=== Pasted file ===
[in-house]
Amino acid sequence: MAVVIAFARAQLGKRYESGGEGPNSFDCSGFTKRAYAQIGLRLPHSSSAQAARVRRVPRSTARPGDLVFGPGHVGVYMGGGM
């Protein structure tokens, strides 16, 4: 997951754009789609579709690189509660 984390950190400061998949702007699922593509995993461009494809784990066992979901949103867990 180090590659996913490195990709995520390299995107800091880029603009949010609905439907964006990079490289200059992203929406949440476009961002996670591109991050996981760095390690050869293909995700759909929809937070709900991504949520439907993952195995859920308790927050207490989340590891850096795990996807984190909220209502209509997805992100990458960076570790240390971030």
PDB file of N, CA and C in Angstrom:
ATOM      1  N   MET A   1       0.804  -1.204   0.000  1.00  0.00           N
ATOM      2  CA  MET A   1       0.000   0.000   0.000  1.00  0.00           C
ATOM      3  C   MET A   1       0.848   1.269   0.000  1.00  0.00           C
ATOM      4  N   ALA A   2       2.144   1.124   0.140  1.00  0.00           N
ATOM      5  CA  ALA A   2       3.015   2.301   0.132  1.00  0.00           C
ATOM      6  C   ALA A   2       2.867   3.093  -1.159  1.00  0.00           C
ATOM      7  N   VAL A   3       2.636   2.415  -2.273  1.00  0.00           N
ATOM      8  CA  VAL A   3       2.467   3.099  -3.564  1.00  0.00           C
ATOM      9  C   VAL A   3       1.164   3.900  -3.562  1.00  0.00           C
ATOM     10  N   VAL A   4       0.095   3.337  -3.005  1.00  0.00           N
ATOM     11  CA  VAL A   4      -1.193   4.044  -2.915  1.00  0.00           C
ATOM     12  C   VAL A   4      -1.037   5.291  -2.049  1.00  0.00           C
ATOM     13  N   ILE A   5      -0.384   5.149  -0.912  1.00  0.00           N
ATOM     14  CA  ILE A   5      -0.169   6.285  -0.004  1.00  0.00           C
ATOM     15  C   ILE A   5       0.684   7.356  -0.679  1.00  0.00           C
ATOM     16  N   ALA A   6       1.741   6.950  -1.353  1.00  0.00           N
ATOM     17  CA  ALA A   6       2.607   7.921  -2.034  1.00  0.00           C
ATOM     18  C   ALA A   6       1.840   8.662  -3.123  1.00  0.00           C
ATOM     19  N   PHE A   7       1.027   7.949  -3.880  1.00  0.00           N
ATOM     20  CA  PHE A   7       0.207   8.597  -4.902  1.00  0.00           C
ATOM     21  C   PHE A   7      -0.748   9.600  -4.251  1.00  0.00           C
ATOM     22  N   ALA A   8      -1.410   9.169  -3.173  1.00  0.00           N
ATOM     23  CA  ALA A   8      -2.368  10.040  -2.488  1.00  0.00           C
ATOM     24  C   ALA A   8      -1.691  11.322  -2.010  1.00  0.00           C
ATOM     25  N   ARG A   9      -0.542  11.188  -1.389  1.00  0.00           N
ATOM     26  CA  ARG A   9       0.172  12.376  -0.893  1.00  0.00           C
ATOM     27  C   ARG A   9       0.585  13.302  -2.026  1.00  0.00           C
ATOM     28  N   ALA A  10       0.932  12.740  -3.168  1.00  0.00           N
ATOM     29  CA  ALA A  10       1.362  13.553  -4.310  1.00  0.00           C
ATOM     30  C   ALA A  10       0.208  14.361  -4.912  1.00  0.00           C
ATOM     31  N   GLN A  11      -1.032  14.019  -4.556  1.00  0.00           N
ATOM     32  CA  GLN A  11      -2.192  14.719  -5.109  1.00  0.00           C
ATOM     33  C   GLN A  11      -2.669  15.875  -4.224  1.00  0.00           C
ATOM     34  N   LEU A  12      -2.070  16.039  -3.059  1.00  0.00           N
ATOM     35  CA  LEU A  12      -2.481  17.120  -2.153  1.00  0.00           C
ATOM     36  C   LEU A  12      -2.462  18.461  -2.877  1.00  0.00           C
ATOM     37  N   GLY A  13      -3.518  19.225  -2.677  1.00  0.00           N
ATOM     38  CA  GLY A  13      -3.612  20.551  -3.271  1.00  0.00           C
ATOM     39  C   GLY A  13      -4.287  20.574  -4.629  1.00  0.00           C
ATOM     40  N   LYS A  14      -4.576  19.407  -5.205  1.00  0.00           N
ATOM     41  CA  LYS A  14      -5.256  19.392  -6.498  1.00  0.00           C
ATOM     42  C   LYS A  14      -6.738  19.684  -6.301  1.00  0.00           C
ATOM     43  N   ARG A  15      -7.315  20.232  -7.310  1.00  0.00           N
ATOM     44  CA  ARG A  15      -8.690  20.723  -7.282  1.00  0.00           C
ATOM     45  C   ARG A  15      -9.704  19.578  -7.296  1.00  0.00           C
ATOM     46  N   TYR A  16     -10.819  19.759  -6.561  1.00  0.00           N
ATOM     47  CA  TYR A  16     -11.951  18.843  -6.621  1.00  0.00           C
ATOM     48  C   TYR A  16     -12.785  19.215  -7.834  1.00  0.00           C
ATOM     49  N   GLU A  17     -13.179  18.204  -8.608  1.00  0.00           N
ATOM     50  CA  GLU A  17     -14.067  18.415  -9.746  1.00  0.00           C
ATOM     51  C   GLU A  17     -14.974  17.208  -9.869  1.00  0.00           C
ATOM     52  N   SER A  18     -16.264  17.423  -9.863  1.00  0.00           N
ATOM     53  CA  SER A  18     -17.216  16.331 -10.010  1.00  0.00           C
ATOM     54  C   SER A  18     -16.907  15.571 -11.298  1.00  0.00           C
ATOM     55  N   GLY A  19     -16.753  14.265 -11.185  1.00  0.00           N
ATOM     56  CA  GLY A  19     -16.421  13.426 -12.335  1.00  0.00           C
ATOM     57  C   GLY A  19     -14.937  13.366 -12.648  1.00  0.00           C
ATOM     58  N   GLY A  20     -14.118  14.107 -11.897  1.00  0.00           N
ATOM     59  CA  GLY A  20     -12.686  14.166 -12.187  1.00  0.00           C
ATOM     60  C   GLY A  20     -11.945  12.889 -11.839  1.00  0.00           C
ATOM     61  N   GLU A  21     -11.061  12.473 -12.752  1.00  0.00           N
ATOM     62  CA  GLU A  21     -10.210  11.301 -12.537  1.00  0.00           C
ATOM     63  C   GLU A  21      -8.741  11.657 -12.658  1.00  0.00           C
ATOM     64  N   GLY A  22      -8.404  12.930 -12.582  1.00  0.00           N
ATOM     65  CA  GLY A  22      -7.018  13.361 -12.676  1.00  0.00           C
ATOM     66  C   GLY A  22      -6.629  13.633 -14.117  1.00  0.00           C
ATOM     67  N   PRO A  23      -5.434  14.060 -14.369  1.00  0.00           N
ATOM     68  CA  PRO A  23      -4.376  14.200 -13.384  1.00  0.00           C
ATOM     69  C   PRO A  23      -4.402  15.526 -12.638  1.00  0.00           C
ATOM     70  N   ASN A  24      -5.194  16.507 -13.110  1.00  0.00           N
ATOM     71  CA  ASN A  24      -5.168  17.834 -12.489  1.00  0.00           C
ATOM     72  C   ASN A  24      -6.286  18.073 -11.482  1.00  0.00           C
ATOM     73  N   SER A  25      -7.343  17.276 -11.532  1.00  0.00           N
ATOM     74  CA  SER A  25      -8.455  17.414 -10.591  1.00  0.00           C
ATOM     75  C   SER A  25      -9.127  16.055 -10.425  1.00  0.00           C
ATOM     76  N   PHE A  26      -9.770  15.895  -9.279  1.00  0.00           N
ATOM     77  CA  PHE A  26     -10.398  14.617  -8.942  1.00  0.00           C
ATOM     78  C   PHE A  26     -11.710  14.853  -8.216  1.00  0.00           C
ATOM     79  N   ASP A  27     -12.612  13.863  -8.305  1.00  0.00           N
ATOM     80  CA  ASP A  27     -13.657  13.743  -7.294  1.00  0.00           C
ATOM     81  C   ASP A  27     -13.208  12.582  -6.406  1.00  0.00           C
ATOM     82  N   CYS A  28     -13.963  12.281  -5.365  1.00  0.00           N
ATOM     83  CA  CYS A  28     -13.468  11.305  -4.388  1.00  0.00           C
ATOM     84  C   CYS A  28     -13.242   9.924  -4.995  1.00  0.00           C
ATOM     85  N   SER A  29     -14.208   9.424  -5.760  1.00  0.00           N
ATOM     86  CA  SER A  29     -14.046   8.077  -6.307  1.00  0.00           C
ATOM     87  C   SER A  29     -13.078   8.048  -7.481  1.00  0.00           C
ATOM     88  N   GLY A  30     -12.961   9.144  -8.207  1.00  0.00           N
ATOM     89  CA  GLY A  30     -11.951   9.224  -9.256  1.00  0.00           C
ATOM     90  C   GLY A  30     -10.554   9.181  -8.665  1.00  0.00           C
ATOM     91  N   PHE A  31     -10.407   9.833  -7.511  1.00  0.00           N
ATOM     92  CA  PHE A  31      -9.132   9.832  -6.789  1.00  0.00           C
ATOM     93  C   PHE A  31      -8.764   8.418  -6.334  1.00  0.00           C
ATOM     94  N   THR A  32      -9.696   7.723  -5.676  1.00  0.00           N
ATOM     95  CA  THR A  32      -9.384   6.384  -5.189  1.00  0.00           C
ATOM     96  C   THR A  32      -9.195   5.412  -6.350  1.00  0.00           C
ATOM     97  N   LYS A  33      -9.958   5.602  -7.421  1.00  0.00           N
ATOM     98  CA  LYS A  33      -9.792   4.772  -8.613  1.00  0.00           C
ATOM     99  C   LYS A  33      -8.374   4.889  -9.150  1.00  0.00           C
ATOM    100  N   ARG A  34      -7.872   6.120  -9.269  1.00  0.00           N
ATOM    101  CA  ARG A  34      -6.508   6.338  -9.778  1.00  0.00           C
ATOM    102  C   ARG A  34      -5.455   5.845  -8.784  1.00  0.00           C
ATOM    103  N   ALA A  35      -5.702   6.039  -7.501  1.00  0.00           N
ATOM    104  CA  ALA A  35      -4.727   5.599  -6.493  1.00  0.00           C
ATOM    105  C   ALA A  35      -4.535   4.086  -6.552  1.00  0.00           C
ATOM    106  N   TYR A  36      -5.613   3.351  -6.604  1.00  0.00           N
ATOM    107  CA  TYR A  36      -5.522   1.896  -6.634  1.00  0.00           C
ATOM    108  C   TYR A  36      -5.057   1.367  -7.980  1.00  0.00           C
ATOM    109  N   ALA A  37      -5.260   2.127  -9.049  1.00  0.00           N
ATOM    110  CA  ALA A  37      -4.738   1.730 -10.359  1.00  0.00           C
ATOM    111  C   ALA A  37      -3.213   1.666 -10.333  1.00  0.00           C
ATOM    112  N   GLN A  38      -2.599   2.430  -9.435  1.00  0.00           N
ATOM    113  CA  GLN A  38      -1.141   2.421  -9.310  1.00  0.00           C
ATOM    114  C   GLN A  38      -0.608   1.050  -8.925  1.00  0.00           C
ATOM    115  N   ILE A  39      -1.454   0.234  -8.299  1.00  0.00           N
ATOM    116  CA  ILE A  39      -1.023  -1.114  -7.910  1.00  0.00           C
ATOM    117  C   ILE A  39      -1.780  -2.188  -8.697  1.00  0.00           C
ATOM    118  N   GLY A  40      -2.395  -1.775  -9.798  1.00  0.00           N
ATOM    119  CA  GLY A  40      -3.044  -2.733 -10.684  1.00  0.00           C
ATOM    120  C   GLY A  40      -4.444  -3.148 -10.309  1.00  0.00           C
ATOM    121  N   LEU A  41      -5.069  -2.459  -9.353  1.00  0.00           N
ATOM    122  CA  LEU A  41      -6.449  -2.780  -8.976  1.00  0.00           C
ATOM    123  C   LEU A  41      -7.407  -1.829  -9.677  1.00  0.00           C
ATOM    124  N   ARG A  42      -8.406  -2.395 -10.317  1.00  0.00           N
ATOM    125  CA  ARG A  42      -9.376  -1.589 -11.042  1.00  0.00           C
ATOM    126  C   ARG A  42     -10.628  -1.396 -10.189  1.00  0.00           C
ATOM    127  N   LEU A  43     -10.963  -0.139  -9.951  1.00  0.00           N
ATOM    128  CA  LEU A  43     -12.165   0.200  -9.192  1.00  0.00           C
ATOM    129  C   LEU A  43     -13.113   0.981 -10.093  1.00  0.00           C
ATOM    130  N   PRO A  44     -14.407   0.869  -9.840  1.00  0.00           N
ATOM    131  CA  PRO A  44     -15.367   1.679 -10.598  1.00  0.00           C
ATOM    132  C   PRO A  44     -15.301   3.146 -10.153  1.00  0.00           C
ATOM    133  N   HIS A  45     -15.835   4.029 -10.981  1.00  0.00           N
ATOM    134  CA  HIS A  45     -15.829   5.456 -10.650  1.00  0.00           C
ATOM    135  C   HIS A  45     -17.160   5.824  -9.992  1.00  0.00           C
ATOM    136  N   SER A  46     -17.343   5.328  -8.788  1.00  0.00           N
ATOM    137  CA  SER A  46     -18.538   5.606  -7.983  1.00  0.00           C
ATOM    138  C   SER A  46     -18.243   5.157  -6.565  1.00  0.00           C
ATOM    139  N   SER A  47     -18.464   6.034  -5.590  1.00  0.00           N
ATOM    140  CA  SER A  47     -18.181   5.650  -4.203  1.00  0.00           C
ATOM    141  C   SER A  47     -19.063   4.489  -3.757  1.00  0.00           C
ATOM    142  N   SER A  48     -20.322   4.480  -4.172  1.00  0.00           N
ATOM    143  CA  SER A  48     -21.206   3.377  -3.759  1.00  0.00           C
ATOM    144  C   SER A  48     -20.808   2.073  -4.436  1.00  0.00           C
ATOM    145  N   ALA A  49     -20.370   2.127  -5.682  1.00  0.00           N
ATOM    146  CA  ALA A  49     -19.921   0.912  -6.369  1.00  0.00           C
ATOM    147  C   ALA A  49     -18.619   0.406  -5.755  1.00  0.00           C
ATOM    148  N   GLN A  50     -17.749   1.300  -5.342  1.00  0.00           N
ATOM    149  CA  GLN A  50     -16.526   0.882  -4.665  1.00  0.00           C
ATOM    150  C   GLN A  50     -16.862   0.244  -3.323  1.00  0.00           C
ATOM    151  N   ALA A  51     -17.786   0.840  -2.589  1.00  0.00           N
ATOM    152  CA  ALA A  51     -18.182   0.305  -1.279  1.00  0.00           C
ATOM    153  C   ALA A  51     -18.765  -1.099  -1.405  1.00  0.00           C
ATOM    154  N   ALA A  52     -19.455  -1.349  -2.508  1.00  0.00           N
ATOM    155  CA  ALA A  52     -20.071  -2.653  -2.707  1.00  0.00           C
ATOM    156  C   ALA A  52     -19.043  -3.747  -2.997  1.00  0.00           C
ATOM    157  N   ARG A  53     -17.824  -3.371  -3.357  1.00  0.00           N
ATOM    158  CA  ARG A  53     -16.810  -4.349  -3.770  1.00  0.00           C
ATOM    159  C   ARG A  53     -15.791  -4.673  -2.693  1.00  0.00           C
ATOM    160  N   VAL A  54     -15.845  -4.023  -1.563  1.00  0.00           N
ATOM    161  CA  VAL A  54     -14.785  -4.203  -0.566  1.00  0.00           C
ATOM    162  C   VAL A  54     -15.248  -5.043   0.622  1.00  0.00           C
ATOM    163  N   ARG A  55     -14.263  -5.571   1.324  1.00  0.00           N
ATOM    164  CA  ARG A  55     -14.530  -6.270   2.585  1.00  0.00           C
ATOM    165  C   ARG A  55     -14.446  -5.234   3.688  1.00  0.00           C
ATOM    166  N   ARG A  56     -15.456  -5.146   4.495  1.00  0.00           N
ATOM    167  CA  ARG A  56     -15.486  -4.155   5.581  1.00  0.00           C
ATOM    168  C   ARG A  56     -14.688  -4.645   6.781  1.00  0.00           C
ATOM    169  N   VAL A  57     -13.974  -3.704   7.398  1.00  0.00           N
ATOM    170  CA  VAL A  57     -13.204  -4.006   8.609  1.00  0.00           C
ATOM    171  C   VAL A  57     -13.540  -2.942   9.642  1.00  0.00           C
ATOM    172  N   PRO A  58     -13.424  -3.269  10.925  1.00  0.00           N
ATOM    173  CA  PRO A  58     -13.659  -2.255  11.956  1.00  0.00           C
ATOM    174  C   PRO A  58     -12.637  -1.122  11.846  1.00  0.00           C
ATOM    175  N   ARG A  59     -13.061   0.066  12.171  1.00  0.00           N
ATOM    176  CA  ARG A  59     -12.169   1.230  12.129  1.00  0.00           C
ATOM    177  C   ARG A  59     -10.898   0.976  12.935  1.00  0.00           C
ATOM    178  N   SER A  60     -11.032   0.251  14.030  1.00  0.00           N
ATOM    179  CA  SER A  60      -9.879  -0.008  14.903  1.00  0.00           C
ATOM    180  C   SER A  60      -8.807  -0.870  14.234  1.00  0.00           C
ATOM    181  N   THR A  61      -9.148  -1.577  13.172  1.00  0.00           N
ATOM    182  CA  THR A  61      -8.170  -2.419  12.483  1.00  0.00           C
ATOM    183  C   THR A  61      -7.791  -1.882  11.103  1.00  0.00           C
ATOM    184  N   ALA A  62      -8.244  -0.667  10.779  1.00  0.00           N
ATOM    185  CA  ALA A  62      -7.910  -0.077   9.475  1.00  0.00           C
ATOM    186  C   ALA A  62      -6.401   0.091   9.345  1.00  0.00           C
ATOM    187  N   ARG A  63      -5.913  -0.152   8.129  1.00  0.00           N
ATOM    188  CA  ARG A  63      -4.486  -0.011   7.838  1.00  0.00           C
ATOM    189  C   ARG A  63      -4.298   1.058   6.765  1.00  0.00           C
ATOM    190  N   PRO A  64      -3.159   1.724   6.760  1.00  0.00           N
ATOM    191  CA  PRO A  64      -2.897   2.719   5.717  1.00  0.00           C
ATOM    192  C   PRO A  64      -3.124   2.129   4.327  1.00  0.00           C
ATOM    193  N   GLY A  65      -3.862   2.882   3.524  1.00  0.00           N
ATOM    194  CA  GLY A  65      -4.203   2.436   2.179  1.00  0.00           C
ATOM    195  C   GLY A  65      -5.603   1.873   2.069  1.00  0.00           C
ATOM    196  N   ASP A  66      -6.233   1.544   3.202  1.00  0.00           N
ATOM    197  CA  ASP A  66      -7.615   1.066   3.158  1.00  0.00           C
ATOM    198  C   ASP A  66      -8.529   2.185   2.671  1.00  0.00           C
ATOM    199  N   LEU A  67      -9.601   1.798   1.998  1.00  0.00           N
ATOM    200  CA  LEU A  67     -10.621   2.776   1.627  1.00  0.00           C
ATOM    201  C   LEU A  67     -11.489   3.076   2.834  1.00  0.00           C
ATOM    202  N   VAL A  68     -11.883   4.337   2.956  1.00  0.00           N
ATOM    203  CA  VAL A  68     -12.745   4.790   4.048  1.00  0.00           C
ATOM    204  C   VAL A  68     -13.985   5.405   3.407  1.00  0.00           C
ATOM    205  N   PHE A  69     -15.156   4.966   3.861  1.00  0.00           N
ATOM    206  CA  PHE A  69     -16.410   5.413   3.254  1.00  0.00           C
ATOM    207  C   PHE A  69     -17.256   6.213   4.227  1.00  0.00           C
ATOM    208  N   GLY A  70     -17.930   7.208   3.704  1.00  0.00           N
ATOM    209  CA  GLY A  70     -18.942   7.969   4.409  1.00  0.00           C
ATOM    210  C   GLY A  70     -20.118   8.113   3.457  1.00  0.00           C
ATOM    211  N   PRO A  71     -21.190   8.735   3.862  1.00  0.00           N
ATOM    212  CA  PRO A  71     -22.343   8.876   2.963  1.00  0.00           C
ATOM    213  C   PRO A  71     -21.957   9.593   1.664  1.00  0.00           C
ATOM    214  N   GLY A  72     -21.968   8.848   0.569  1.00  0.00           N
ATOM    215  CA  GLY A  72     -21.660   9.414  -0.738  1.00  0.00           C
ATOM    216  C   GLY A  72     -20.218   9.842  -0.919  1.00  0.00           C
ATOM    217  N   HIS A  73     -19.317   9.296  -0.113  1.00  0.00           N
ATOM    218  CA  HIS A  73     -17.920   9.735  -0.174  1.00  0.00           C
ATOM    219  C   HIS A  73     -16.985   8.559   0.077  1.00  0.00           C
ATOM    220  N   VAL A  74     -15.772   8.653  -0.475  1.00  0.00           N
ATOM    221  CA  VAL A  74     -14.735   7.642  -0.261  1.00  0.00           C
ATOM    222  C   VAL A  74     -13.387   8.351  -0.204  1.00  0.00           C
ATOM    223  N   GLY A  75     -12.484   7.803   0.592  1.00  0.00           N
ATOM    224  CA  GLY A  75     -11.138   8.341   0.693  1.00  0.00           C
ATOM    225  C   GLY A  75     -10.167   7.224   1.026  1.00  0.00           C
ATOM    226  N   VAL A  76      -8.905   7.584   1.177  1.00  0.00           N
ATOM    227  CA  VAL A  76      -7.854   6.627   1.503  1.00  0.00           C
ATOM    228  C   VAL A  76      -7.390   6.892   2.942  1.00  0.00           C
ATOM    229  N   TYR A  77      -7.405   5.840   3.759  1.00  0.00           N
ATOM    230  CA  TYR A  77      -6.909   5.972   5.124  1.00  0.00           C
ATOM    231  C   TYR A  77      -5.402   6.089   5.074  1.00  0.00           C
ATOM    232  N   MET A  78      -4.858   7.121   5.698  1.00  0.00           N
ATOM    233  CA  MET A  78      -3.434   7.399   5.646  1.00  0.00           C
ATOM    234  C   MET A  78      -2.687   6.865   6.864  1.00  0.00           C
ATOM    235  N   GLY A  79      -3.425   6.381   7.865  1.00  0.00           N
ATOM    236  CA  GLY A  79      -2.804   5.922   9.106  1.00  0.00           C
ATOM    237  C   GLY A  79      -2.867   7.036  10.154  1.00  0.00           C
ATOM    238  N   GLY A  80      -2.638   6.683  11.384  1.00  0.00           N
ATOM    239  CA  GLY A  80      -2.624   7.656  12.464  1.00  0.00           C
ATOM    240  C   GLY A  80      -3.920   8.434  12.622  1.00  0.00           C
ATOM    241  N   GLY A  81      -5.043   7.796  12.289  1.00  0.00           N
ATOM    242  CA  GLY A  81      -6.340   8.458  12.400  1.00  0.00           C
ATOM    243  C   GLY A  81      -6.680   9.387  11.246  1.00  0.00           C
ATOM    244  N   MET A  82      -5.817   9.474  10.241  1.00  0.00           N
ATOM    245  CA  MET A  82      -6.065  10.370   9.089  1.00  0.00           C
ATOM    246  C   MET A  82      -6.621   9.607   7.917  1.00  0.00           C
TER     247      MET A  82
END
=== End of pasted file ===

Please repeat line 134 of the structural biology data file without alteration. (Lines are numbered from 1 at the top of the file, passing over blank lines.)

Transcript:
ATOM    130  N   PRO A  44     -14.407   0.869  -9.840  1.00  0.00           N